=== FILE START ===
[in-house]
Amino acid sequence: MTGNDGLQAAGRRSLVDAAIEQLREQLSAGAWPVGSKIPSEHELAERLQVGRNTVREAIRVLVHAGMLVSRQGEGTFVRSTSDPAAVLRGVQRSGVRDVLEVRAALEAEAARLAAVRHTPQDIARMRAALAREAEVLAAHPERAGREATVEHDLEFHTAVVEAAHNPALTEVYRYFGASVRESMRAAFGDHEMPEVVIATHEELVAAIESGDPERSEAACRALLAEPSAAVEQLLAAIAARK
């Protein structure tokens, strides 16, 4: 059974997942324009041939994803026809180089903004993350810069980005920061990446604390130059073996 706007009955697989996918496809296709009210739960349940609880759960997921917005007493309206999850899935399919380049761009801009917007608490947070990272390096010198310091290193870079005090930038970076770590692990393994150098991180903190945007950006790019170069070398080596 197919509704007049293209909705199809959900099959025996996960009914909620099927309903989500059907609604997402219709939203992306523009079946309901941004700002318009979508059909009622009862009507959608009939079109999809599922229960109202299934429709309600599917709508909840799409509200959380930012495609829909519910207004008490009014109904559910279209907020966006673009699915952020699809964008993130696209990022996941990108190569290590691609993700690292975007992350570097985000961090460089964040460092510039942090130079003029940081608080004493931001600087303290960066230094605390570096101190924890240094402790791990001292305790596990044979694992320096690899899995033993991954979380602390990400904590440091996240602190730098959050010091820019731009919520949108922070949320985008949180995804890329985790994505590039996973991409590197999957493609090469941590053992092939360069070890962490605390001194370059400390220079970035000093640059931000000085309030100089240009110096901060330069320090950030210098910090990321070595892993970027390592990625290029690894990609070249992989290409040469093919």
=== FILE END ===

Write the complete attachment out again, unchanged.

[in-house]
Amino acid sequence: MTGNDGLQAAGRRSLVDAAIEQLREQLSAGAWPVGSKIPSEHELAERLQVGRNTVREAIRVLVHAGMLVSRQGEGTFVRSTSDPAAVLRGVQRSGVRDVLEVRAALEAEAARLAAVRHTPQDIARMRAALAREAEVLAAHPERAGREATVEHDLEFHTAVVEAAHNPALTEVYRYFGASVRESMRAAFGDHEMPEVVIATHEELVAAIESGDPERSEAACRALLAEPSAAVEQLLAAIAARK
């Protein structure tokens, strides 16, 4: 059974997942324009041939994803026809180089903004993350810069980005920061990446604390130059073996 706007009955697989996918496809296709009210739960349940609880759960997921917005007493309206999850899935399919380049761009801009917007608490947070990272390096010198310091290193870079005090930038970076770590692990393994150098991180903190945007950006790019170069070398080596 197919509704007049293209909705199809959900099959025996996960009914909620099927309903989500059907609604997402219709939203992306523009079946309901941004700002318009979508059909009622009862009507959608009939079109999809599922229960109202299934429709309600599917709508909840799409509200959380930012495609829909519910207004008490009014109904559910279209907020966006673009699915952020699809964008993130696209990022996941990108190569290590691609993700690292975007992350570097985000961090460089964040460092510039942090130079003029940081608080004493931001600087303290960066230094605390570096101190924890240094402790791990001292305790596990044979694992320096690899899995033993991954979380602390990400904590440091996240602190730098959050010091820019731009919520949108922070949320985008949180995804890329985790994505590039996973991409590197999957493609090469941590053992092939360069070890962490605390001194370059400390220079970035000093640059931000000085309030100089240009110096901060330069320090950030210098910090990321070595892993970027390592990625290029690894990609070249992989290409040469093919």